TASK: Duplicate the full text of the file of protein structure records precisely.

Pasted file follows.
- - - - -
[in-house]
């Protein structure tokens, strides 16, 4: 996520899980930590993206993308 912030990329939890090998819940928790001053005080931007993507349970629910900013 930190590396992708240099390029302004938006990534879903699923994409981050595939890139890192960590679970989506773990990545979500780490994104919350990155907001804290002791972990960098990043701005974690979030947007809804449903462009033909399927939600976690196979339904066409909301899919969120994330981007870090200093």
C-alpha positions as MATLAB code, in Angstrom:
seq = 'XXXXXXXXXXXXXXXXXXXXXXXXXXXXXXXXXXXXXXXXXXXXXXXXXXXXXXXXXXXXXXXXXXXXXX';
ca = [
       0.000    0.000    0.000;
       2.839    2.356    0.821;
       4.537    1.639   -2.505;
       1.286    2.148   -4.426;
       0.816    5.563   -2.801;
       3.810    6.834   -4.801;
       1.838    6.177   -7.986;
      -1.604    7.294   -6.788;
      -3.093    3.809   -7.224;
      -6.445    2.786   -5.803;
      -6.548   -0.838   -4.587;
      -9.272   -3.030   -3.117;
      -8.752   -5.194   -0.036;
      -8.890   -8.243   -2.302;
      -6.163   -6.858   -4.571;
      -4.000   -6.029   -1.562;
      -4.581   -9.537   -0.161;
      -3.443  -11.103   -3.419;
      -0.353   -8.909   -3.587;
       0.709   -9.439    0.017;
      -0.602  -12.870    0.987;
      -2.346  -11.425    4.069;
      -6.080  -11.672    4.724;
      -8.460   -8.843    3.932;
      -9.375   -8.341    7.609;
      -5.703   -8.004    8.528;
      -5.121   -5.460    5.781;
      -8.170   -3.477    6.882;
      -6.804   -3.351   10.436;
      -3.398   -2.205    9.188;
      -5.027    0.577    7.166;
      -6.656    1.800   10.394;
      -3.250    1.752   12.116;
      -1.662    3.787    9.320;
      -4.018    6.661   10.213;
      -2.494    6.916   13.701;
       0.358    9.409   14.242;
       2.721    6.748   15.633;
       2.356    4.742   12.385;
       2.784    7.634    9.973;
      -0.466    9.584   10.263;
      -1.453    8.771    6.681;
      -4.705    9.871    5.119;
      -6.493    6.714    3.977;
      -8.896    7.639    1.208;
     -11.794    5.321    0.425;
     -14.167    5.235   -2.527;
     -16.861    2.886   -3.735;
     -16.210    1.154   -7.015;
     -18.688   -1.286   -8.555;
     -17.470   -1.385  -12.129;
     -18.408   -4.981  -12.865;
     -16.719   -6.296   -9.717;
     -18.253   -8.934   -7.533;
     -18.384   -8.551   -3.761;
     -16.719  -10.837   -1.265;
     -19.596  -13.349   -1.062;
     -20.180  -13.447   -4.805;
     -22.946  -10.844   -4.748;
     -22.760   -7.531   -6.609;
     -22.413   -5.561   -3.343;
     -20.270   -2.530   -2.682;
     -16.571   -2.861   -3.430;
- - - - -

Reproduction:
[in-house]
């Protein structure tokens, strides 16, 4: 996520899980930590993206993308 912030990329939890090998819940928790001053005080931007993507349970629910900013 930190590396992708240099390029302004938006990534879903699923994409981050595939890139890192960590679970989506773990990545979500780490994104919350990155907001804290002791972990960098990043701005974690979030947007809804449903462009033909399927939600976690196979339904066409909301899919969120994330981007870090200093």
C-alpha positions as MATLAB code, in Angstrom:
seq = 'XXXXXXXXXXXXXXXXXXXXXXXXXXXXXXXXXXXXXXXXXXXXXXXXXXXXXXXXXXXXXXXXXXXXXX';
ca = [
       0.000    0.000    0.000;
       2.839    2.356    0.821;
       4.537    1.639   -2.505;
       1.286    2.148   -4.426;
       0.816    5.563   -2.801;
       3.810    6.834   -4.801;
       1.838    6.177   -7.986;
      -1.604    7.294   -6.788;
      -3.093    3.809   -7.224;
      -6.445    2.786   -5.803;
      -6.548   -0.838   -4.587;
      -9.272   -3.030   -3.117;
      -8.752   -5.194   -0.036;
      -8.890   -8.243   -2.302;
      -6.163   -6.858   -4.571;
      -4.000   -6.029   -1.562;
      -4.581   -9.537   -0.161;
      -3.443  -11.103   -3.419;
      -0.353   -8.909   -3.587;
       0.709   -9.439    0.017;
      -0.602  -12.870    0.987;
      -2.346  -11.425    4.069;
      -6.080  -11.672    4.724;
      -8.460   -8.843    3.932;
      -9.375   -8.341    7.609;
      -5.703   -8.004    8.528;
      -5.121   -5.460    5.781;
      -8.170   -3.477    6.882;
      -6.804   -3.351   10.436;
      -3.398   -2.205    9.188;
      -5.027    0.577    7.166;
      -6.656    1.800   10.394;
      -3.250    1.752   12.116;
      -1.662    3.787    9.320;
      -4.018    6.661   10.213;
      -2.494    6.916   13.701;
       0.358    9.409   14.242;
       2.721    6.748   15.633;
       2.356    4.742   12.385;
       2.784    7.634    9.973;
      -0.466    9.584   10.263;
      -1.453    8.771    6.681;
      -4.705    9.871    5.119;
      -6.493    6.714    3.977;
      -8.896    7.639    1.208;
     -11.794    5.321    0.425;
     -14.167    5.235   -2.527;
     -16.861    2.886   -3.735;
     -16.210    1.154   -7.015;
     -18.688   -1.286   -8.555;
     -17.470   -1.385  -12.129;
     -18.408   -4.981  -12.865;
     -16.719   -6.296   -9.717;
     -18.253   -8.934   -7.533;
     -18.384   -8.551   -3.761;
     -16.719  -10.837   -1.265;
     -19.596  -13.349   -1.062;
     -20.180  -13.447   -4.805;
     -22.946  -10.844   -4.748;
     -22.760   -7.531   -6.609;
     -22.413   -5.561   -3.343;
     -20.270   -2.530   -2.682;
     -16.571   -2.861   -3.430;